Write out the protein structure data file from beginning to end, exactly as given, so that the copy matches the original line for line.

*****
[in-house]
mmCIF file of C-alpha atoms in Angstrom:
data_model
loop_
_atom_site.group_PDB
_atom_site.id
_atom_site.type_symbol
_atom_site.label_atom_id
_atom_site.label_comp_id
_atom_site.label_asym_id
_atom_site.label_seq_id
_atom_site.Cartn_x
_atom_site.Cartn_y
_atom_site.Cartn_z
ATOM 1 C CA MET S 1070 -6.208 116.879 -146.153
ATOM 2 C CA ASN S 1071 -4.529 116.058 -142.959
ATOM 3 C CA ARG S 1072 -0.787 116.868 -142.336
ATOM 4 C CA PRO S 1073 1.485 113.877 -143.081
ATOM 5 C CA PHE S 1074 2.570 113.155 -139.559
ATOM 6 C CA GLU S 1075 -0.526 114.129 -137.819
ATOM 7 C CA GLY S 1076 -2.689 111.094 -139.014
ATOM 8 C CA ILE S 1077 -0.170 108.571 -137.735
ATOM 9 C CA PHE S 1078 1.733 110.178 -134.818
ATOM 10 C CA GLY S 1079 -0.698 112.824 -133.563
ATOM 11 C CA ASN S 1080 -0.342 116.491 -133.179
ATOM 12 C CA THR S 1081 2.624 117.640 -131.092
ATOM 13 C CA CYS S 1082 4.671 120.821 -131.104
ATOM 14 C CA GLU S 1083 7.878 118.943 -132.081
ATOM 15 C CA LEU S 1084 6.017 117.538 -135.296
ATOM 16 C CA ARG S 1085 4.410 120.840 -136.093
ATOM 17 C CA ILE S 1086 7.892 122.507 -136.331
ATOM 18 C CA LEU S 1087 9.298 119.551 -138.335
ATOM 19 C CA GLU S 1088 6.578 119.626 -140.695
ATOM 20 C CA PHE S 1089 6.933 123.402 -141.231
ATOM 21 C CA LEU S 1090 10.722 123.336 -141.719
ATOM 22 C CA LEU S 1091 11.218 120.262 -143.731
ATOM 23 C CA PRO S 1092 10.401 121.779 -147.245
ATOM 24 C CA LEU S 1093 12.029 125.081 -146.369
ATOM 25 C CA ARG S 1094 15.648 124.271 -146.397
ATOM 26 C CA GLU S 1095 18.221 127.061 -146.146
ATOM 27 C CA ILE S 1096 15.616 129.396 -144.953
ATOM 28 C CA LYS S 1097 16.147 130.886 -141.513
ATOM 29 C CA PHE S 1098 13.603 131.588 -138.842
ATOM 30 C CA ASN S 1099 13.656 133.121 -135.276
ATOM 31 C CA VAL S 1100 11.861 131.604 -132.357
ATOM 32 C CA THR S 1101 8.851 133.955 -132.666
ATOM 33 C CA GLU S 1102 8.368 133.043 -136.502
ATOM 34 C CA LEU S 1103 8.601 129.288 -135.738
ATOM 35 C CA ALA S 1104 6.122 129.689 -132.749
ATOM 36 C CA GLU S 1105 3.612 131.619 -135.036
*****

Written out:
[in-house]
mmCIF file of C-alpha atoms in Angstrom:
data_model
loop_
_atom_site.group_PDB
_atom_site.id
_atom_site.type_symbol
_atom_site.label_atom_id
_atom_site.label_comp_id
_atom_site.label_asym_id
_atom_site.label_seq_id
_atom_site.Cartn_x
_atom_site.Cartn_y
_atom_site.Cartn_z
ATOM 1 C CA MET S 1070 -6.208 116.879 -146.153
ATOM 2 C CA ASN S 1071 -4.529 116.058 -142.959
ATOM 3 C CA ARG S 1072 -0.787 116.868 -142.336
ATOM 4 C CA PRO S 1073 1.485 113.877 -143.081
ATOM 5 C CA PHE S 1074 2.570 113.155 -139.559
ATOM 6 C CA GLU S 1075 -0.526 114.129 -137.819
ATOM 7 C CA GLY S 1076 -2.689 111.094 -139.014
ATOM 8 C CA ILE S 1077 -0.170 108.571 -137.735
ATOM 9 C CA PHE S 1078 1.733 110.178 -134.818
ATOM 10 C CA GLY S 1079 -0.698 112.824 -133.563
ATOM 11 C CA ASN S 1080 -0.342 116.491 -133.179
ATOM 12 C CA THR S 1081 2.624 117.640 -131.092
ATOM 13 C CA CYS S 1082 4.671 120.821 -131.104
ATOM 14 C CA GLU S 1083 7.878 118.943 -132.081
ATOM 15 C CA LEU S 1084 6.017 117.538 -135.296
ATOM 16 C CA ARG S 1085 4.410 120.840 -136.093
ATOM 17 C CA ILE S 1086 7.892 122.507 -136.331
ATOM 18 C CA LEU S 1087 9.298 119.551 -138.335
ATOM 19 C CA GLU S 1088 6.578 119.626 -140.695
ATOM 20 C CA PHE S 1089 6.933 123.402 -141.231
ATOM 21 C CA LEU S 1090 10.722 123.336 -141.719
ATOM 22 C CA LEU S 1091 11.218 120.262 -143.731
ATOM 23 C CA PRO S 1092 10.401 121.779 -147.245
ATOM 24 C CA LEU S 1093 12.029 125.081 -146.369
ATOM 25 C CA ARG S 1094 15.648 124.271 -146.397
ATOM 26 C CA GLU S 1095 18.221 127.061 -146.146
ATOM 27 C CA ILE S 1096 15.616 129.396 -144.953
ATOM 28 C CA LYS S 1097 16.147 130.886 -141.513
ATOM 29 C CA PHE S 1098 13.603 131.588 -138.842
ATOM 30 C CA ASN S 1099 13.656 133.121 -135.276
ATOM 31 C CA VAL S 1100 11.861 131.604 -132.357
ATOM 32 C CA THR S 1101 8.851 133.955 -132.666
ATOM 33 C CA GLU S 1102 8.368 133.043 -136.502
ATOM 34 C CA LEU S 1103 8.601 129.288 -135.738
ATOM 35 C CA ALA S 1104 6.122 129.689 -132.749
ATOM 36 C CA GLU S 1105 3.612 131.619 -135.036